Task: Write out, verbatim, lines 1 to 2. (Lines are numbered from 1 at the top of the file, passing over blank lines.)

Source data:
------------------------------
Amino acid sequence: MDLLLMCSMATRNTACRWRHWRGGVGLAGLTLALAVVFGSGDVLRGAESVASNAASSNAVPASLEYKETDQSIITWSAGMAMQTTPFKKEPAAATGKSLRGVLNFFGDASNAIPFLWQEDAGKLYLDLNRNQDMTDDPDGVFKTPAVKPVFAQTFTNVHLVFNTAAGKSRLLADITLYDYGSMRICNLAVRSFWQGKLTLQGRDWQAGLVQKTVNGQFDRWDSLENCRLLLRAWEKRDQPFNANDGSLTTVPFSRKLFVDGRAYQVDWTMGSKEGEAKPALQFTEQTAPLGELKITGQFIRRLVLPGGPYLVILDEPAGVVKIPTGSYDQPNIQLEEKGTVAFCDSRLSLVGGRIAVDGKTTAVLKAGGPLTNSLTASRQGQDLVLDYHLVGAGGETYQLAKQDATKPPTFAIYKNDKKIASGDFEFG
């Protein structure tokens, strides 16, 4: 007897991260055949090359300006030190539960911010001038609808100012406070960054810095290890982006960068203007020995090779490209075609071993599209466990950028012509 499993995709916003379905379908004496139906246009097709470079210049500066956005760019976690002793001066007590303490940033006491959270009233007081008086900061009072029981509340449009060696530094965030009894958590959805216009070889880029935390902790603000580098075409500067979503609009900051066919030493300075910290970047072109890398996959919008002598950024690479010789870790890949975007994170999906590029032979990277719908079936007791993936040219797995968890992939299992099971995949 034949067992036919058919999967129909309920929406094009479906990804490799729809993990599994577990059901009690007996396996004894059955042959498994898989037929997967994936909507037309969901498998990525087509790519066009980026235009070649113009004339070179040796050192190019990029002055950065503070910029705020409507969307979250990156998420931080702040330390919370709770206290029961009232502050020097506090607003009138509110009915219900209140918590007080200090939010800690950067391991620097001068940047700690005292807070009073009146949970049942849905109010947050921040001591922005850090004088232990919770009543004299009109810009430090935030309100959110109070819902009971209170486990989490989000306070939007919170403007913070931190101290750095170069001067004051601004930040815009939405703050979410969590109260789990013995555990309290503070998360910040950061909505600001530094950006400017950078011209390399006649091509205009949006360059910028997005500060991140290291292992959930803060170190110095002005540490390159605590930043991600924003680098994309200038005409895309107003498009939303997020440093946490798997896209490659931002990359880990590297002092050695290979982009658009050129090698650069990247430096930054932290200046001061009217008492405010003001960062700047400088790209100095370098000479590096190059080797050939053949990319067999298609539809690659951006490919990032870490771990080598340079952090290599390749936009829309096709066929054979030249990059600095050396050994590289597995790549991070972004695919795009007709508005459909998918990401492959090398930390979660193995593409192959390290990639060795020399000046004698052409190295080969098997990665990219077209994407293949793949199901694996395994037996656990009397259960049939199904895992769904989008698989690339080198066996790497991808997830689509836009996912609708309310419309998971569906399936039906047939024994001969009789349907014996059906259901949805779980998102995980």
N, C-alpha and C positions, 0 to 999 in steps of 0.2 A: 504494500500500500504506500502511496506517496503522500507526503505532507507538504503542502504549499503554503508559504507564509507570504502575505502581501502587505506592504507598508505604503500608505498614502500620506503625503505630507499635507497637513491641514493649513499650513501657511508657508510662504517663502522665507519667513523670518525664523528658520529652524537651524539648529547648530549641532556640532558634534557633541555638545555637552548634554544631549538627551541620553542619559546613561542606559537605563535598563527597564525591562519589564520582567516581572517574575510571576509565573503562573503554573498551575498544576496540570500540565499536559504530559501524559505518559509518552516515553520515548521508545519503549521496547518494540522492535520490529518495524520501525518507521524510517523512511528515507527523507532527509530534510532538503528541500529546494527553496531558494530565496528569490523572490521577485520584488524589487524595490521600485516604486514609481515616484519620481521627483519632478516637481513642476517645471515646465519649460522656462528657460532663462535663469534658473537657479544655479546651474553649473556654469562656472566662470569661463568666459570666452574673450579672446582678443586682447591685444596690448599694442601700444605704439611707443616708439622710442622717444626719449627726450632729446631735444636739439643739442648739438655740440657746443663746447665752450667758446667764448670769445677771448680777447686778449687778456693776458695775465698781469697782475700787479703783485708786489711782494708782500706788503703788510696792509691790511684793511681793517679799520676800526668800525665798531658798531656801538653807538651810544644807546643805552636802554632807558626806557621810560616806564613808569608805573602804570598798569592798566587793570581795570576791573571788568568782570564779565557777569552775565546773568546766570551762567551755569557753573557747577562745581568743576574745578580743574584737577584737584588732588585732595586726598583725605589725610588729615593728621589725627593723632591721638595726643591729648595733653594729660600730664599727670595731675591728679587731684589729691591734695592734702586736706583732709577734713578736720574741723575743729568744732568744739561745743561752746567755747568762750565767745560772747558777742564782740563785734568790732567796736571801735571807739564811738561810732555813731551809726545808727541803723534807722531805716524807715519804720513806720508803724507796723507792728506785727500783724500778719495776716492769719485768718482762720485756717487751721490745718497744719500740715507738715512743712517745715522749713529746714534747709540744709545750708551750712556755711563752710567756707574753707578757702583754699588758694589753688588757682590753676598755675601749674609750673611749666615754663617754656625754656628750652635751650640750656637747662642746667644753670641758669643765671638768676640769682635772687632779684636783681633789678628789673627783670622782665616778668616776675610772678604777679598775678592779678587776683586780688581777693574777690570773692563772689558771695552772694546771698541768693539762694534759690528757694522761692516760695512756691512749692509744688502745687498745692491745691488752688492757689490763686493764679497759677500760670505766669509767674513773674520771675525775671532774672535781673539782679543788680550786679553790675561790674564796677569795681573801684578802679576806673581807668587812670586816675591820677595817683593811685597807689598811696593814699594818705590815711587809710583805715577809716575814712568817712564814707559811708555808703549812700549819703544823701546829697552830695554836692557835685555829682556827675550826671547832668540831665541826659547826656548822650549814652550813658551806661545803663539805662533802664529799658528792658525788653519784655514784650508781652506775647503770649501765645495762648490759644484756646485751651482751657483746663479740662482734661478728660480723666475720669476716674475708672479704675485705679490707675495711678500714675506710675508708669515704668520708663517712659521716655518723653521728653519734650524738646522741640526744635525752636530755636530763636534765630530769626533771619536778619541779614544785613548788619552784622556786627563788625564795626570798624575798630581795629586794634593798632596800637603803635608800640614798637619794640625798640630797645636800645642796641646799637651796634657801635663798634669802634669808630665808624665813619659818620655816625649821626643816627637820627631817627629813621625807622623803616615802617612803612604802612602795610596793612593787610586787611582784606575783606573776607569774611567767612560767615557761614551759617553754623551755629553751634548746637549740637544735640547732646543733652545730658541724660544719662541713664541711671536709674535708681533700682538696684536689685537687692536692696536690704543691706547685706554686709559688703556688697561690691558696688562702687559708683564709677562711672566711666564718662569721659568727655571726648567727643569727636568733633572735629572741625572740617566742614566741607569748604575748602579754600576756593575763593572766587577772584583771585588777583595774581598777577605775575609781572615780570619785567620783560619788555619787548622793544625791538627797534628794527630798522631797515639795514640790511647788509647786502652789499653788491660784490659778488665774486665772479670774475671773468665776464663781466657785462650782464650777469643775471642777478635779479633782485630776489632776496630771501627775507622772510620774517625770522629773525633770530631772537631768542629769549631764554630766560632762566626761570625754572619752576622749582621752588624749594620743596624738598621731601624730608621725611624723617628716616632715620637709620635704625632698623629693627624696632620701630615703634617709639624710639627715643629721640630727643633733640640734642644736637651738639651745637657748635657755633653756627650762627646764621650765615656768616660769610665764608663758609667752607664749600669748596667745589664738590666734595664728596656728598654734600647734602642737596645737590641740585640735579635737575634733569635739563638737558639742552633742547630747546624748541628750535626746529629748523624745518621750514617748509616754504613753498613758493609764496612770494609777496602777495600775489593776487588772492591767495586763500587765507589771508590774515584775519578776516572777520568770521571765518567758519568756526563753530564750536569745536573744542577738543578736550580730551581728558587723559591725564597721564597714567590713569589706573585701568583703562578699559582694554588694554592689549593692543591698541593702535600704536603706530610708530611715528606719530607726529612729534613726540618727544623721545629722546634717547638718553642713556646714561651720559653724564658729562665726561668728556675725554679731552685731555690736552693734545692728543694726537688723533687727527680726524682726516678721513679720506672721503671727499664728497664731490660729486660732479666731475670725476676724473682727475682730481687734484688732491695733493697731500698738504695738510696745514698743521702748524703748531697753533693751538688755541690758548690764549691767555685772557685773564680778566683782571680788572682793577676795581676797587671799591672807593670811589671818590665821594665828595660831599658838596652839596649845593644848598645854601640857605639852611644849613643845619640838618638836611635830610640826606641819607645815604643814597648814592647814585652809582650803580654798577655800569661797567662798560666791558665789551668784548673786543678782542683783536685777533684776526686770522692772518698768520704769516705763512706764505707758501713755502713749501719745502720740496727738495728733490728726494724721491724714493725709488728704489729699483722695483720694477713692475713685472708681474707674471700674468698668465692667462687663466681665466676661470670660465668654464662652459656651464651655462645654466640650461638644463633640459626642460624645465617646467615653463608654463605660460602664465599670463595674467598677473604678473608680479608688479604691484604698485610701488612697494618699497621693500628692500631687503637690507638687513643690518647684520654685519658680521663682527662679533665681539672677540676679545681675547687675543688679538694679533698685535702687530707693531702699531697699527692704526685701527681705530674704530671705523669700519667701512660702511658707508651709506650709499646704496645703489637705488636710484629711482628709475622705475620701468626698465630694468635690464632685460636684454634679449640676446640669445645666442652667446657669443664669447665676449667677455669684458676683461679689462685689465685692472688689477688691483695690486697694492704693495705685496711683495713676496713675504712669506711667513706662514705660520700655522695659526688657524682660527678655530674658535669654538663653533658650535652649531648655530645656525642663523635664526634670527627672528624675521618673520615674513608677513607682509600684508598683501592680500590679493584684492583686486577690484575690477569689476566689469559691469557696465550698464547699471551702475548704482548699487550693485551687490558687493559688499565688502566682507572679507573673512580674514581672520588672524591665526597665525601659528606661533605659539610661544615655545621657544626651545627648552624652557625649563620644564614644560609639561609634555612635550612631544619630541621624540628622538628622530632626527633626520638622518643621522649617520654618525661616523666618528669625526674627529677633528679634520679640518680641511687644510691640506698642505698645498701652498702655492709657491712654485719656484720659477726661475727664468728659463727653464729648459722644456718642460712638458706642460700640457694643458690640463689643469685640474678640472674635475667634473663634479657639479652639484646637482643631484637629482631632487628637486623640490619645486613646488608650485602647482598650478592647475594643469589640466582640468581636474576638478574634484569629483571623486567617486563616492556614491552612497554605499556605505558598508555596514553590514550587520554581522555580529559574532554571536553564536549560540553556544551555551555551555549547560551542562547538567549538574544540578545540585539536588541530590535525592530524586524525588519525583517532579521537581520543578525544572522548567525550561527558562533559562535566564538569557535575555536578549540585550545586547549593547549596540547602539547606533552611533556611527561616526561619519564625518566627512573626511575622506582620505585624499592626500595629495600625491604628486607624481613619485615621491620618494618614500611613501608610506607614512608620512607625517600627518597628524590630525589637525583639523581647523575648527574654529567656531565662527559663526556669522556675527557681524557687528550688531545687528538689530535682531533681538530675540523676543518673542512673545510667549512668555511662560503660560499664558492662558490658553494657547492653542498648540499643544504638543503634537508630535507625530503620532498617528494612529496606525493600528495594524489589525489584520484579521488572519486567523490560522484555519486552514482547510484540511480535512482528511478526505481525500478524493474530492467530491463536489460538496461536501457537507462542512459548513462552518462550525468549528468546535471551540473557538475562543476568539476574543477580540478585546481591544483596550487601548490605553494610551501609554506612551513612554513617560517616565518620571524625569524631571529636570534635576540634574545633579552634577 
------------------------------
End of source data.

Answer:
Amino acid sequence: MDLLLMCSMATRNTACRWRHWRGGVGLAGLTLALAVVFGSGDVLRGAESVASNAASSNAVPASLEYKETDQSIITWSAGMAMQTTPFKKEPAAATGKSLRGVLNFFGDASNAIPFLWQEDAGKLYLDLNRNQDMTDDPDGVFKTPAVKPVFAQTFTNVHLVFNTAAGKSRLLADITLYDYGSMRICNLAVRSFWQGKLTLQGRDWQAGLVQKTVNGQFDRWDSLENCRLLLRAWEKRDQPFNANDGSLTTVPFSRKLFVDGRAYQVDWTMGSKEGEAKPALQFTEQTAPLGELKITGQFIRRLVLPGGPYLVILDEPAGVVKIPTGSYDQPNIQLEEKGTVAFCDSRLSLVGGRIAVDGKTTAVLKAGGPLTNSLTASRQGQDLVLDYHLVGAGGETYQLAKQDATKPPTFAIYKNDKKIASGDFEFG
């Protein structure tokens, strides 16, 4: 007897991260055949090359300006030190539960911010001038609808100012406070960054810095290890982006960068203007020995090779490209075609071993599209466990950028012509 499993995709916003379905379908004496139906246009097709470079210049500066956005760019976690002793001066007590303490940033006491959270009233007081008086900061009072029981509340449009060696530094965030009894958590959805216009070889880029935390902790603000580098075409500067979503609009900051066919030493300075910290970047072109890398996959919008002598950024690479010789870790890949975007994170999906590029032979990277719908079936007791993936040219797995968890992939299992099971995949 034949067992036919058919999967129909309920929406094009479906990804490799729809993990599994577990059901009690007996396996004894059955042959498994898989037929997967994936909507037309969901498998990525087509790519066009980026235009070649113009004339070179040796050192190019990029002055950065503070910029705020409507969307979250990156998420931080702040330390919370709770206290029961009232502050020097506090607003009138509110009915219900209140918590007080200090939010800690950067391991620097001068940047700690005292807070009073009146949970049942849905109010947050921040001591922005850090004088232990919770009543004299009109810009430090935030309100959110109070819902009971209170486990989490989000306070939007919170403007913070931190101290750095170069001067004051601004930040815009939405703050979410969590109260789990013995555990309290503070998360910040950061909505600001530094950006400017950078011209390399006649091509205009949006360059910028997005500060991140290291292992959930803060170190110095002005540490390159605590930043991600924003680098994309200038005409895309107003498009939303997020440093946490798997896209490659931002990359880990590297002092050695290979982009658009050129090698650069990247430096930054932290200046001061009217008492405010003001960062700047400088790209100095370098000479590096190059080797050939053949990319067999298609539809690659951006490919990032870490771990080598340079952090290599390749936009829309096709066929054979030249990059600095050396050994590289597995790549991070972004695919795009007709508005459909998918990401492959090398930390979660193995593409192959390290990639060795020399000046004698052409190295080969098997990665990219077209994407293949793949199901694996395994037996656990009397259960049939199904895992769904989008698989690339080198066996790497991808997830689509836009996912609708309310419309998971569906399936039906047939024994001969009789349907014996059906259901949805779980998102995980």